“On pregnancy, the CMO has adopted an explicitly precautionary approach. The report acknowledges that there is little evidence showing significant risks from low levels of consumption during pregnancy. However, it advises against drinking on the basis that a zero-risk message is easier to communicate and avoids creating grey areas. While it is vital that women do not drink at risky levels while pregnant, it is also important that women who have drunk small amounts during pregnancy – perhaps unknowingly – do not now worry excessively.
“14 units a week may seem low, and we know that the existing guidelines are either ignored or seen as not credible by many drinkers. 14 units a week is not a magical break point: it is the point at which the CMO estimates that the overall risk of dying from an alcohol-related cause reaches 1 in 100. It will be a challenge to communicate this message in ways that are workable and effective. However, the guidance provides an important reminder that all alcohol consumption comes with some degree of risk, as do many other activities, and that drinking within these levels will reduce many of those risks to a very low level. The decision on what level of risk is acceptable is, however, for individuals to make: these guidelines provide a benchmark, but an informed and considered public debate on how we think about risk in relation to drinking would be very welcome in the months ahead.”
Prof .Naveed Sattar, Professor of Metabolic Medicine, University of Glasgow, said:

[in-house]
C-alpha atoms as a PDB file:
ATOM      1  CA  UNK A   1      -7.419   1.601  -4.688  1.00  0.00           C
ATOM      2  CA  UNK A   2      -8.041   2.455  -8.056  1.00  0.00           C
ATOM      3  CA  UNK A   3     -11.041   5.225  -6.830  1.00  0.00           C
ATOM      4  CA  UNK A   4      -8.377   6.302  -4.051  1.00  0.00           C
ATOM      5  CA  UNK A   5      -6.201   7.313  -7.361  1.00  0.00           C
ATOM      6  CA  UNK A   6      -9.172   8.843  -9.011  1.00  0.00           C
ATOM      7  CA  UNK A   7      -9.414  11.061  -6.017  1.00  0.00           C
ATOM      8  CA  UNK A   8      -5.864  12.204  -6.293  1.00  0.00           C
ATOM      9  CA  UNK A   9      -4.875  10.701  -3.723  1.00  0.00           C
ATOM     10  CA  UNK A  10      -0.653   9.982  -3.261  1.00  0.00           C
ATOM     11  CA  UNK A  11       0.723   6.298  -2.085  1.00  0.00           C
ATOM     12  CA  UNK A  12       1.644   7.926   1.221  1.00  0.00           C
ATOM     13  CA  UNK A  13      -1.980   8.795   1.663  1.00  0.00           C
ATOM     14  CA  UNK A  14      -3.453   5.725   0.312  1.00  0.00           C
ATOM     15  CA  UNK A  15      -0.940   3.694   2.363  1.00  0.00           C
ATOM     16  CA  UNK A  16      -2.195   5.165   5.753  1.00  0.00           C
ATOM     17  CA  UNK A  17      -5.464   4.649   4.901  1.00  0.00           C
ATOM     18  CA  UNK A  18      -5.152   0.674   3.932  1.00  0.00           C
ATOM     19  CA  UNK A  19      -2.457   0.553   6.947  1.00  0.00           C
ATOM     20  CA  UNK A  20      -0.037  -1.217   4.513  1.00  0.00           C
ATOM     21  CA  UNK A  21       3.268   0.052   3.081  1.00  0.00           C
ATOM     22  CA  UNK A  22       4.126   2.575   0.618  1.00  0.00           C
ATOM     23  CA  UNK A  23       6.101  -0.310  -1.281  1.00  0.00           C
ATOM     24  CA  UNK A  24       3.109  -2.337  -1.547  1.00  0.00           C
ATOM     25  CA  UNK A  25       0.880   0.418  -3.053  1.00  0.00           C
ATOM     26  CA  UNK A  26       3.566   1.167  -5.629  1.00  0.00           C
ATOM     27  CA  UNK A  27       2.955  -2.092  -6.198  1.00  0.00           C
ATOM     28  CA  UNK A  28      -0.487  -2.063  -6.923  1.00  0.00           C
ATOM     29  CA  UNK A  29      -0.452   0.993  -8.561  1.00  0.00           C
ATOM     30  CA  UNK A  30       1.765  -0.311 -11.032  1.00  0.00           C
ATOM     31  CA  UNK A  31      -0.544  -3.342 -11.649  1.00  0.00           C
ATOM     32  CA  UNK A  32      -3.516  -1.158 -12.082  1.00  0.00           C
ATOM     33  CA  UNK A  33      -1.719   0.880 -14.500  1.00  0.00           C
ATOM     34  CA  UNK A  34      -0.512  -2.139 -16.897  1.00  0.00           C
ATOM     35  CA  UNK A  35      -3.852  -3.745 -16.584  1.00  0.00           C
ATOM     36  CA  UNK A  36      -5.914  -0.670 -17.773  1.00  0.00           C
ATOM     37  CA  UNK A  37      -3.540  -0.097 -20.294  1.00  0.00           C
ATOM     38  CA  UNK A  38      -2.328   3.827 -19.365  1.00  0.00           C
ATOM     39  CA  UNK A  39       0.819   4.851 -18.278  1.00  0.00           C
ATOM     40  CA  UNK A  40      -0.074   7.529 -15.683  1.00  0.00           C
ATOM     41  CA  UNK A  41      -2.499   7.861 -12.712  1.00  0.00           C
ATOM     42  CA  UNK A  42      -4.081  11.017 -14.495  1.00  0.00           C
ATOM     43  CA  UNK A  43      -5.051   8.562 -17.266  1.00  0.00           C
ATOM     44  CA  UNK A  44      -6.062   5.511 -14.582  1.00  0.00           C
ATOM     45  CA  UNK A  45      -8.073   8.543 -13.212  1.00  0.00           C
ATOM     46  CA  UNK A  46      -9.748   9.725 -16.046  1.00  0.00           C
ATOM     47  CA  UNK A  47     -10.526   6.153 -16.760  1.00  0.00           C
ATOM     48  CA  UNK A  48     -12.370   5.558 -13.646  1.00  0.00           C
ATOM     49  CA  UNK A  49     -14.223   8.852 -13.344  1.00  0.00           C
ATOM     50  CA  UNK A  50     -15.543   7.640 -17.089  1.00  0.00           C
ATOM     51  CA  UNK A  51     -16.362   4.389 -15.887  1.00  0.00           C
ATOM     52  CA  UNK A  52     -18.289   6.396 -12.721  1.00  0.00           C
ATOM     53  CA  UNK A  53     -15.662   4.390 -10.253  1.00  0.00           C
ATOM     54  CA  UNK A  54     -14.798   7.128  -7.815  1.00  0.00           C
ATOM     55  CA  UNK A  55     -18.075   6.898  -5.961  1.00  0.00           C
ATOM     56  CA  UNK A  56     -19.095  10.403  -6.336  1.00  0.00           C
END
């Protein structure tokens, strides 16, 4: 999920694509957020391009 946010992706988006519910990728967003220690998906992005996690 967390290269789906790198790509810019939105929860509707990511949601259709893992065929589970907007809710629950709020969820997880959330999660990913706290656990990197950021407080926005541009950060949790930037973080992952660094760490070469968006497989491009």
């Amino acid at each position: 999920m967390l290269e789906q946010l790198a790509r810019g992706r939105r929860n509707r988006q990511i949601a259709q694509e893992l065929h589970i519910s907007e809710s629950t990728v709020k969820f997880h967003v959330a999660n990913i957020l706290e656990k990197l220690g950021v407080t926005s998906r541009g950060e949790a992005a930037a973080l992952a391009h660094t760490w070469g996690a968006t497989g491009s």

“I am pleased to see this new advice. Alcohol excess causes many problems in society but paradoxically is now easier to buy in more outlets and much cheaper than ever. For years, many have been seduced into drinking more than they should in the belief that alcohol protects them from heart disease. However, this apparent ‘protection’ is now open to question and with the other evidence demonstrating even small amounts increase other health risks including but not limited to weight gain and cancers, then it’s clear that for many the less alcohol drunk the better. Hopefully these new messages will be a wake-up call for many and motivate them to moderate their intakes, with resulting improvement in health.”
Prof. Matt Field, Professor of Addiction, University of Liverpool (part of the UK Centre for Tobacco and Alcohol Studies), said:
“The UK Government last issued guidance on sensible drinking in 1995, and since then a lot more evidence has accumulated regarding what constitutes a ‘safe’ level of alcohol consumption. Almost every day a story appears in the media about the harmful or beneficial effects of alcohol consumption, and this has led to confusion about the relative risks (e.g. increased risk of liver disease) and possible benefits (e.g. reduced risk of heart disease) of drinking. Therefore, the issue of this new guidance from the Chief Medical Officer is timely and it will help people to make an informed choice about the amount of alcohol that they consume.